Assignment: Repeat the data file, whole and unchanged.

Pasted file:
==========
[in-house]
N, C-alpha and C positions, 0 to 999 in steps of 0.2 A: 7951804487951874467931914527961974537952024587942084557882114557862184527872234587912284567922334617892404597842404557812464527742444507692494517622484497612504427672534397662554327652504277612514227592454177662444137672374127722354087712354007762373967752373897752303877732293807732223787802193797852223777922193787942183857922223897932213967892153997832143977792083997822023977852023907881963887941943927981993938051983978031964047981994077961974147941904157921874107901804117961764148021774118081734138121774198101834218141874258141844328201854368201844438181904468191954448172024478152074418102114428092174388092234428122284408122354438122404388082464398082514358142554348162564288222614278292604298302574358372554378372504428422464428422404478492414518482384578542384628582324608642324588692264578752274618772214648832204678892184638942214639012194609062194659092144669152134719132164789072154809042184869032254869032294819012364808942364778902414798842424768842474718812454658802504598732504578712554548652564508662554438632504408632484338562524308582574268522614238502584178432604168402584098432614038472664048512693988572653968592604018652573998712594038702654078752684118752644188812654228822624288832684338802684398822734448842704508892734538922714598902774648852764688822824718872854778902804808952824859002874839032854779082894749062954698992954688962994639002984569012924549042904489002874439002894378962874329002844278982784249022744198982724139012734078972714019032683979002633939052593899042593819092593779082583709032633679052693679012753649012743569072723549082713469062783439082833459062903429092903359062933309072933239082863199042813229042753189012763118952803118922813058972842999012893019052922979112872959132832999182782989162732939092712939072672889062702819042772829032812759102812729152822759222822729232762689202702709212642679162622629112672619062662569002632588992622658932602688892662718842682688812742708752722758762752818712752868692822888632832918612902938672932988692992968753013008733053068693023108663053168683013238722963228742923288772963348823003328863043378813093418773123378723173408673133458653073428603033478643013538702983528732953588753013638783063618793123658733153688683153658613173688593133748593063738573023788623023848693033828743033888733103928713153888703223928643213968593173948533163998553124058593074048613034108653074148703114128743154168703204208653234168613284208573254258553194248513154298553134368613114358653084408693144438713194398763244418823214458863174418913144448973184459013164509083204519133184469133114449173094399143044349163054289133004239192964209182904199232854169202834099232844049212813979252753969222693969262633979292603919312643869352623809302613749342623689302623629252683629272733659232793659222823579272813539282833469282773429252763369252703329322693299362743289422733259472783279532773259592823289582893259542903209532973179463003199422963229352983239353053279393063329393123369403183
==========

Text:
[in-house]
N, C-alpha and C positions, 0 to 999 in steps of 0.2 A: 7951804487951874467931914527961974537952024587942084557882114557862184527872234587912284567922334617892404597842404557812464527742444507692494517622484497612504427672534397662554327652504277612514227592454177662444137672374127722354087712354007762373967752373897752303877732293807732223787802193797852223777922193787942183857922223897932213967892153997832143977792083997822023977852023907881963887941943927981993938051983978031964047981994077961974147941904157921874107901804117961764148021774118081734138121774198101834218141874258141844328201854368201844438181904468191954448172024478152074418102114428092174388092234428122284408122354438122404388082464398082514358142554348162564288222614278292604298302574358372554378372504428422464428422404478492414518482384578542384628582324608642324588692264578752274618772214648832204678892184638942214639012194609062194659092144669152134719132164789072154809042184869032254869032294819012364808942364778902414798842424768842474718812454658802504598732504578712554548652564508662554438632504408632484338562524308582574268522614238502584178432604168402584098432614038472664048512693988572653968592604018652573998712594038702654078752684118752644188812654228822624288832684338802684398822734448842704508892734538922714598902774648852764688822824718872854778902804808952824859002874839032854779082894749062954698992954688962994639002984569012924549042904489002874439002894378962874329002844278982784249022744198982724139012734078972714019032683979002633939052593899042593819092593779082583709032633679052693679012753649012743569072723549082713469062783439082833459062903429092903359062933309072933239082863199042813229042753189012763118952803118922813058972842999012893019052922979112872959132832999182782989162732939092712939072672889062702819042772829032812759102812729152822759222822729232762689202702709212642679162622629112672619062662569002632588992622658932602688892662718842682688812742708752722758762752818712752868692822888632832918612902938672932988692992968753013008733053068693023108663053168683013238722963228742923288772963348823003328863043378813093418773123378723173408673133458653073428603033478643013538702983528732953588753013638783063618793123658733153688683153658613173688593133748593063738573023788623023848693033828743033888733103928713153888703223928643213968593173948533163998553124058593074048613034108653074148703114128743154168703204208653234168613284208573254258553194248513154298553134368613114358653084408693144438713194398763244418823214458863174418913144448973184459013164509083204519133184469133114449173094399143044349163054289133004239192964209182904199232854169202834099232844049212813979252753969222693969262633979292603919312643869352623809302613749342623689302623629252683629272733659232793659222823579272813539282833469282773429252763369252703329322693299362743289422733259472783279532773259592823289582893259542903209532973179463003199422963229352983239353053279393063329393123369403183